Two NASA interns and a team of amateur astronomers have discovered a new exoplanet roughly twice the size of Earth while gleaning through data captured by the U.S. space agency’s now-defunct Kepler space telescope.
Although the so-called “Super Earth” was first spotted by the “citizen scientists,” using information gathered by the Kepler space telescope during Campaign 4 of its extended K2 “Second Light” mission back in 2015, the data was discarded as unreliable due to issues with two of Kepler’s reaction wheels.
The same team analyzed the Campaign 4 data a second time and uploaded the re-processed information on Exoplanet Explorers – a new Zooniverse project open to public searches of Kepler’s K2 observations to locate new transiting planets – in 2017.
To cut a long story short, mistakes were made but follow-up observations, using data from the Keck Observatory in Hawaii, NASA’s Infrared Telescope – also in Hawaii, the agency’s Spitzer Space Telescope, and European Space Agency’s (ESA’s) Gaia space observatory, allowed the team to confirm the existence of K2-288Bb at the 233rd American Astronomical Society meeting in Seattle on January 7, 2019.
— Geert Barentsen (@GeertHub) January 7, 2019
“It’s a very exciting discovery due to how it was found, its temperate orbit and because planets of this size seem to be relatively uncommon,” said Adina Feinstein, a graduate student at the University of Chicago, Illinois, and the lead author of the study paper due to be published in The Astronomical Journal.
“It took the keen eyes of citizen scientists to make this extremely valuable find and point us to it,” Feinstein said.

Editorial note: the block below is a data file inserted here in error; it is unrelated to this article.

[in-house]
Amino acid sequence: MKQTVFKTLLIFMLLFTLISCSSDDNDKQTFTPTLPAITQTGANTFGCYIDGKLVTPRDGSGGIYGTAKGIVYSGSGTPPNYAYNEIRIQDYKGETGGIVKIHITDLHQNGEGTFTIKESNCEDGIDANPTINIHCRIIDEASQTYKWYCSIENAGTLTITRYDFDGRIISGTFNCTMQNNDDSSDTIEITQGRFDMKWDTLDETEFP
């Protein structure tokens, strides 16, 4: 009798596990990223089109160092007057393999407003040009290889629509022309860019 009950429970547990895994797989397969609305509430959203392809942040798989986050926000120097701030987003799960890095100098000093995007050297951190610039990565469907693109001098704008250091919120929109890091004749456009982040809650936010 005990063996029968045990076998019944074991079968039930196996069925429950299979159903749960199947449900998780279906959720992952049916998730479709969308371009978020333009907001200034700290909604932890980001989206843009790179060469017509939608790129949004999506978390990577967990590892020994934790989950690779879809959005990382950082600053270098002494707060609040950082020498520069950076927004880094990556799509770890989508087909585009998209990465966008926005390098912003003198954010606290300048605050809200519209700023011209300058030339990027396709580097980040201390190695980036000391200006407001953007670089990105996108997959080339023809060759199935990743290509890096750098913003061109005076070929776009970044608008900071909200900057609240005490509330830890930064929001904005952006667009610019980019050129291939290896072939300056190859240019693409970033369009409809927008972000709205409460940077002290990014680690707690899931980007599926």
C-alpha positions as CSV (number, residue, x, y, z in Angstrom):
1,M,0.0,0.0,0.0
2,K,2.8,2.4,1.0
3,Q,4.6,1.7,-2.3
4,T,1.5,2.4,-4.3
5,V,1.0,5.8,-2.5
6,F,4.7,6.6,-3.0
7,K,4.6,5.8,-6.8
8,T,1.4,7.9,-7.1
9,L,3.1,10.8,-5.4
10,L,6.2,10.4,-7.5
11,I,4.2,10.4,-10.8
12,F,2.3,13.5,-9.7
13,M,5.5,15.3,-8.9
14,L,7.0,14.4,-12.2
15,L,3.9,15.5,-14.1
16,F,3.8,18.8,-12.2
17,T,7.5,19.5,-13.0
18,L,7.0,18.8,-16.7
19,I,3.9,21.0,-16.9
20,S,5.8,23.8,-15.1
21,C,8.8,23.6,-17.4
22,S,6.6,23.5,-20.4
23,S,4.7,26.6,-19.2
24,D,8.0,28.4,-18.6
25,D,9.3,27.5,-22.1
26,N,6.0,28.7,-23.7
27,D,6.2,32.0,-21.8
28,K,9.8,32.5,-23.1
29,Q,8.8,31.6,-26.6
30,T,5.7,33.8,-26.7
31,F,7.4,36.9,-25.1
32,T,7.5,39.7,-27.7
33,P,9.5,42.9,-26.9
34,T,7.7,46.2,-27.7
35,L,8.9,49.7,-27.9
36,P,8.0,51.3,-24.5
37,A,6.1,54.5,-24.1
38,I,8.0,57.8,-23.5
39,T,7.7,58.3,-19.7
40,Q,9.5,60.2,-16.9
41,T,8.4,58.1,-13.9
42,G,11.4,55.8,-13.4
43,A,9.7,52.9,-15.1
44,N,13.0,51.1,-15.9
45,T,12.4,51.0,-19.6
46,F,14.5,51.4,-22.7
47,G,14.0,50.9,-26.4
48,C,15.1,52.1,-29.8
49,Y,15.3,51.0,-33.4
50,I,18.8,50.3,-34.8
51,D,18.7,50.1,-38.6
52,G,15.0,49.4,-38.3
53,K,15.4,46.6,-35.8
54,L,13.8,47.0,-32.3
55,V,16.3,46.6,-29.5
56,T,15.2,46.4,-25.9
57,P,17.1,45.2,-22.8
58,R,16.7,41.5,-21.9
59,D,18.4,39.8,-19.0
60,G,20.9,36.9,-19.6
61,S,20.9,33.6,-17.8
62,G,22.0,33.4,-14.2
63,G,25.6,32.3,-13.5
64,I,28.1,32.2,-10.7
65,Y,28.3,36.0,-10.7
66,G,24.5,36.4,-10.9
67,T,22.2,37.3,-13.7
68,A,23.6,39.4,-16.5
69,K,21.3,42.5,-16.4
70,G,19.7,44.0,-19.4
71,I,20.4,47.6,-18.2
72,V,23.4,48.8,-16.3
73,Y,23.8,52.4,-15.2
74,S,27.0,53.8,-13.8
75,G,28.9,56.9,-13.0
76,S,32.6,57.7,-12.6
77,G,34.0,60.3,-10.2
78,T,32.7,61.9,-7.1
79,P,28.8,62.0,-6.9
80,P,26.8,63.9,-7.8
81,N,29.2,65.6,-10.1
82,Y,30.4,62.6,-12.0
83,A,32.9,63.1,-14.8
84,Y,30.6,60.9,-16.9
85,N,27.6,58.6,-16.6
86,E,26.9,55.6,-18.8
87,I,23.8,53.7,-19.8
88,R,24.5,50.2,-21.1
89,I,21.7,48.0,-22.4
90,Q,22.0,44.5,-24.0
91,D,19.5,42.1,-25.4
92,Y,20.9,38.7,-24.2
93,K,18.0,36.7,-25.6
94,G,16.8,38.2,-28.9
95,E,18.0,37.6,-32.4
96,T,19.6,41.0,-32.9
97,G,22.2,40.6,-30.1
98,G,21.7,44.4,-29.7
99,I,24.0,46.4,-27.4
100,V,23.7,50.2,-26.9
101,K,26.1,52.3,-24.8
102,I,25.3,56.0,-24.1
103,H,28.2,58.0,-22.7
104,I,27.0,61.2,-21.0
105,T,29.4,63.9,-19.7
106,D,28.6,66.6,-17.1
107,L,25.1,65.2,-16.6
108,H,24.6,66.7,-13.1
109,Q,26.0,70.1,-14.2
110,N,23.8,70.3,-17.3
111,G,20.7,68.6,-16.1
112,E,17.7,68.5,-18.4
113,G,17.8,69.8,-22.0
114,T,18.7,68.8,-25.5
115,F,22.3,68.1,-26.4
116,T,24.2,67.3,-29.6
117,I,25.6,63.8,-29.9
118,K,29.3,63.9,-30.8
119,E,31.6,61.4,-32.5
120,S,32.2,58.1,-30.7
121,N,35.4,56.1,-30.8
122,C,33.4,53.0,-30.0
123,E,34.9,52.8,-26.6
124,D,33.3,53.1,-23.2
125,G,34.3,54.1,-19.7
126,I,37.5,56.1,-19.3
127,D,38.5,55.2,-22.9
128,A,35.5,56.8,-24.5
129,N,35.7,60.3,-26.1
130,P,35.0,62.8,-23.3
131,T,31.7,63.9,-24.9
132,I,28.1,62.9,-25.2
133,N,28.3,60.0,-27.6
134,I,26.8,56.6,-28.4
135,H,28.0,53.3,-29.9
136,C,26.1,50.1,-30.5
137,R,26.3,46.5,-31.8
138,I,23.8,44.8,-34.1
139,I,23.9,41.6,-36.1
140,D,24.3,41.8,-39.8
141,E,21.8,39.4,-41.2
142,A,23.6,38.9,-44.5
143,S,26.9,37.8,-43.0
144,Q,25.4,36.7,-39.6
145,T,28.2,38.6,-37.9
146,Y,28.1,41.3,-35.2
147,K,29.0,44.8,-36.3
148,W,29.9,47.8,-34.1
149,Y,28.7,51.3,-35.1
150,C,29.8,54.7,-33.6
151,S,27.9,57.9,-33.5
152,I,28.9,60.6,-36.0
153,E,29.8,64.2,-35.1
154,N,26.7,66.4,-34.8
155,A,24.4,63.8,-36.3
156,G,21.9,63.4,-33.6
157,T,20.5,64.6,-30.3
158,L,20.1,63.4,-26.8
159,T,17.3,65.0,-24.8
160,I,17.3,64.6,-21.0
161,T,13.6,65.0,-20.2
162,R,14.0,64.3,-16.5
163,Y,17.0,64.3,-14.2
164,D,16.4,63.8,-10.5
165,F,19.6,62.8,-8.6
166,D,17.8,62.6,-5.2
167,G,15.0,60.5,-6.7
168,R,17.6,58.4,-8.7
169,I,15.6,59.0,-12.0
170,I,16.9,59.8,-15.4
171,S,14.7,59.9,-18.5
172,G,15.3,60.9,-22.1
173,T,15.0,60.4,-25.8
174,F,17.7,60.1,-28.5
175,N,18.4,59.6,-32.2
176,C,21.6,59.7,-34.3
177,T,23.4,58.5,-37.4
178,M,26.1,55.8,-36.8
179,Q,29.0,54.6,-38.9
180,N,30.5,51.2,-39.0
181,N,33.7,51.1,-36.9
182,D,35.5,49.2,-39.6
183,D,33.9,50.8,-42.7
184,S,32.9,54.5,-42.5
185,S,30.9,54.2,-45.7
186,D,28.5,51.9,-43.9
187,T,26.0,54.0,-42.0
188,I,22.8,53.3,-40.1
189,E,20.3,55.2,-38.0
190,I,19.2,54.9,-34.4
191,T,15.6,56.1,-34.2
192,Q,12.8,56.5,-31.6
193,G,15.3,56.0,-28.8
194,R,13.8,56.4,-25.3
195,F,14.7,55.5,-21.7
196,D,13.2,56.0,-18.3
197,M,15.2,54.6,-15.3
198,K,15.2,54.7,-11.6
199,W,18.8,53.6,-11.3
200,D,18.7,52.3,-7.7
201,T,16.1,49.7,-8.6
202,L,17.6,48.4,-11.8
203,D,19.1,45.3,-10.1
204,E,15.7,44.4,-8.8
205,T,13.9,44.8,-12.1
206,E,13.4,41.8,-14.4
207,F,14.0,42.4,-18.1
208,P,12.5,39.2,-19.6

Officially known as K2-288Bb, the exoplanet is possibly a rocky, or a gas-rich planet along the lines of Neptune.
It is located in the habitable zone, also known as “Goldilocks’ zone,” of a binary star system of the same name minus the suffix “b” in the constellation Taurus some 226 lightyears away from Earth.
The binary stellar system K2-288B, which K2-288Bb is a part of, contains two dim stars about 5.1 billion miles (8.2 billion kilometers) apart.
The larger and brighter of the two stars is about half the mass and size of our own Sun, while its stellar companion is about one-third of our Sun’s mass and girth.
However, it’s the lesser of the two stars that K2-288Bb orbits once every 31.3 Earth-days.
Simply put, an exoplanet is a planet that does not orbit our Sun but belongs to a different planetary system and orbits the star (sun) of that particular system.
They are also referred to as extrasolar planets; aptly so because they’re not part of our Solar System.
An exoplanet is named after the star of the system to which it belongs with a lower case letter added to the name as a suffix.
The first exoplanet discovered in the system gets the suffix ‘b’, with subsequent discoveries getting the letters c, d, e, and so forth, in the order they are found.
That is why the new exoplanet is named K2-288Bb – the ‘b’ at the end being the suffix for the first planet discovered in the stellar system K2-288B.